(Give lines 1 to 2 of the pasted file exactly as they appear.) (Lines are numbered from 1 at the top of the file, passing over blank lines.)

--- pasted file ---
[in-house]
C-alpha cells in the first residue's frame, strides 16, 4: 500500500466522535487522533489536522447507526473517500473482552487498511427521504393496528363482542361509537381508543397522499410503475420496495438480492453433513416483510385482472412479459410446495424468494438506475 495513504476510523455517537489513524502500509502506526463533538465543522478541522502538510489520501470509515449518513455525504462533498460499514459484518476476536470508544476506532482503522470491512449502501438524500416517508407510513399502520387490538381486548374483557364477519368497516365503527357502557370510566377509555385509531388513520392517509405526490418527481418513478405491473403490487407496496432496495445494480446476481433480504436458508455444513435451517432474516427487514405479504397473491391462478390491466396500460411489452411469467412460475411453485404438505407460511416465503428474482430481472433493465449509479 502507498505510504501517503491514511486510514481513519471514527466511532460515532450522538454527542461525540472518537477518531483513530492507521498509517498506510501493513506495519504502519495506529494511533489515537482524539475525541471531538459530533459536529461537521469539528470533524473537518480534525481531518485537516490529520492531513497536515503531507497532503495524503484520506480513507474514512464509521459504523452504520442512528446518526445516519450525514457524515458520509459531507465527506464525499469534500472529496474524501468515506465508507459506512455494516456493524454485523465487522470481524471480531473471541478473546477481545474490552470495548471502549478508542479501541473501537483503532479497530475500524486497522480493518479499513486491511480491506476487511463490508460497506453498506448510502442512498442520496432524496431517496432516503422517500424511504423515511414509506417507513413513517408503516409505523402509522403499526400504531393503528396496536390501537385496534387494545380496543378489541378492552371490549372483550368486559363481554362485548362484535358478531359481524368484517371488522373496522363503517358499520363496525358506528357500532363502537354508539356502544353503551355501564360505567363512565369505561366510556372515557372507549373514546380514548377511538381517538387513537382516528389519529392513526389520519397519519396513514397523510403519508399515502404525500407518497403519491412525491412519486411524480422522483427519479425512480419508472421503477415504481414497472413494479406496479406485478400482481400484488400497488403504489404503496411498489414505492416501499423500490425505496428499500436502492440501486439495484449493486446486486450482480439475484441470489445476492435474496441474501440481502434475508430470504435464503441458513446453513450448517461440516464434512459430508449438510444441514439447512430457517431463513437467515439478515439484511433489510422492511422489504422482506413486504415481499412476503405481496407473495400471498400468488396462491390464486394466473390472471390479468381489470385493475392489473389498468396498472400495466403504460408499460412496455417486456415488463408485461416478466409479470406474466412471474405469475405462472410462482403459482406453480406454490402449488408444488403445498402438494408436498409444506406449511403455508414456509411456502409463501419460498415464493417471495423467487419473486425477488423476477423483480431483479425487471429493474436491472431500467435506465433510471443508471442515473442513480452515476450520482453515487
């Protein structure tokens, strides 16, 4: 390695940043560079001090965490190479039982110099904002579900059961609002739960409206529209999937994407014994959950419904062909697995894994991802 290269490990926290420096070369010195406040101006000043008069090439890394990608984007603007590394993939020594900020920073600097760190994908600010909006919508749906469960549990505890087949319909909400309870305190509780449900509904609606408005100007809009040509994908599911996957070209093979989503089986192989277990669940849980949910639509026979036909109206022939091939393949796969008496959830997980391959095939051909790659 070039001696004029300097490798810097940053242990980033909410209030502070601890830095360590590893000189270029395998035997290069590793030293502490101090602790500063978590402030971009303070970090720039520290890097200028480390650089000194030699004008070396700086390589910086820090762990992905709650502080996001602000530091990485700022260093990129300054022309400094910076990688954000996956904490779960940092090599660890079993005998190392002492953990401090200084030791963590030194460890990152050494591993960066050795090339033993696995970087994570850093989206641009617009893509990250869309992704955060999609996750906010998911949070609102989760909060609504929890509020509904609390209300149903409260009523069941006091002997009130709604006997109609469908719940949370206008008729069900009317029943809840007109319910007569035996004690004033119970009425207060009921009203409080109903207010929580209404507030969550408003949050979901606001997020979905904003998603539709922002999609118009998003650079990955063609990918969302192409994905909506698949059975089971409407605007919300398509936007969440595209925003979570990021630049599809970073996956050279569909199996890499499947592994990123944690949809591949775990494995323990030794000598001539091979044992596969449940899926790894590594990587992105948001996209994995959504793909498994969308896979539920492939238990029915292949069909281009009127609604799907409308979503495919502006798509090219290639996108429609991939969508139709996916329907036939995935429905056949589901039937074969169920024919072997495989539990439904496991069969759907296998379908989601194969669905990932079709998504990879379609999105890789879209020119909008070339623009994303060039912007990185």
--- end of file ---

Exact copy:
[in-house]
C-alpha cells in the first residue's frame, strides 16, 4: 500500500466522535487522533489536522447507526473517500473482552487498511427521504393496528363482542361509537381508543397522499410503475420496495438480492453433513416483510385482472412479459410446495424468494438506475 495513504476510523455517537489513524502500509502506526463533538465543522478541522502538510489520501470509515449518513455525504462533498460499514459484518476476536470508544476506532482503522470491512449502501438524500416517508407510513399502520387490538381486548374483557364477519368497516365503527357502557370510566377509555385509531388513520392517509405526490418527481418513478405491473403490487407496496432496495445494480446476481433480504436458508455444513435451517432474516427487514405479504397473491391462478390491466396500460411489452411469467412460475411453485404438505407460511416465503428474482430481472433493465449509479 502507498505510504501517503491514511486510514481513519471514527466511532460515532450522538454527542461525540472518537477518531483513530492507521498509517498506510501493513506495519504502519495506529494511533489515537482524539475525541471531538459530533459536529461537521469539528470533524473537518480534525481531518485537516490529520492531513497536515503531507497532503495524503484520506480513507474514512464509521459504523452504520442512528446518526445516519450525514457524515458520509459531507465527506464525499469534500472529496474524501468515506465508507459506512455494516456493524454485523465487522470481524471480531473471541478473546477481545474490552470495548471502549478508542479501541473501537483503532479497530475500524486497522480493518479499513486491511480491506476487511463490508460497506453498506448510502442512498442520496432524496431517496432516503422517500424511504423515511414509506417507513413513517408503516409505523402509522403499526400504531393503528396496536390501537385496534387494545380496543378489541378492552371490549372483550368486559363481554362485548362484535358478531359481524368484517371488522373496522363503517358499520363496525358506528357500532363502537354508539356502544353503551355501564360505567363512565369505561366510556372515557372507549373514546380514548377511538381517538387513537382516528389519529392513526389520519397519519396513514397523510403519508399515502404525500407518497403519491412525491412519486411524480422522483427519479425512480419508472421503477415504481414497472413494479406496479406485478400482481400484488400497488403504489404503496411498489414505492416501499423500490425505496428499500436502492440501486439495484449493486446486486450482480439475484441470489445476492435474496441474501440481502434475508430470504435464503441458513446453513450448517461440516464434512459430508449438510444441514439447512430457517431463513437467515439478515439484511433489510422492511422489504422482506413486504415481499412476503405481496407473495400471498400468488396462491390464486394466473390472471390479468381489470385493475392489473389498468396498472400495466403504460408499460412496455417486456415488463408485461416478466409479470406474466412471474405469475405462472410462482403459482406453480406454490402449488408444488403445498402438494408436498409444506406449511403455508414456509411456502409463501419460498415464493417471495423467487419473486425477488423476477423483480431483479425487471429493474436491472431500467435506465433510471443508471442515473442513480452515476450520482453515487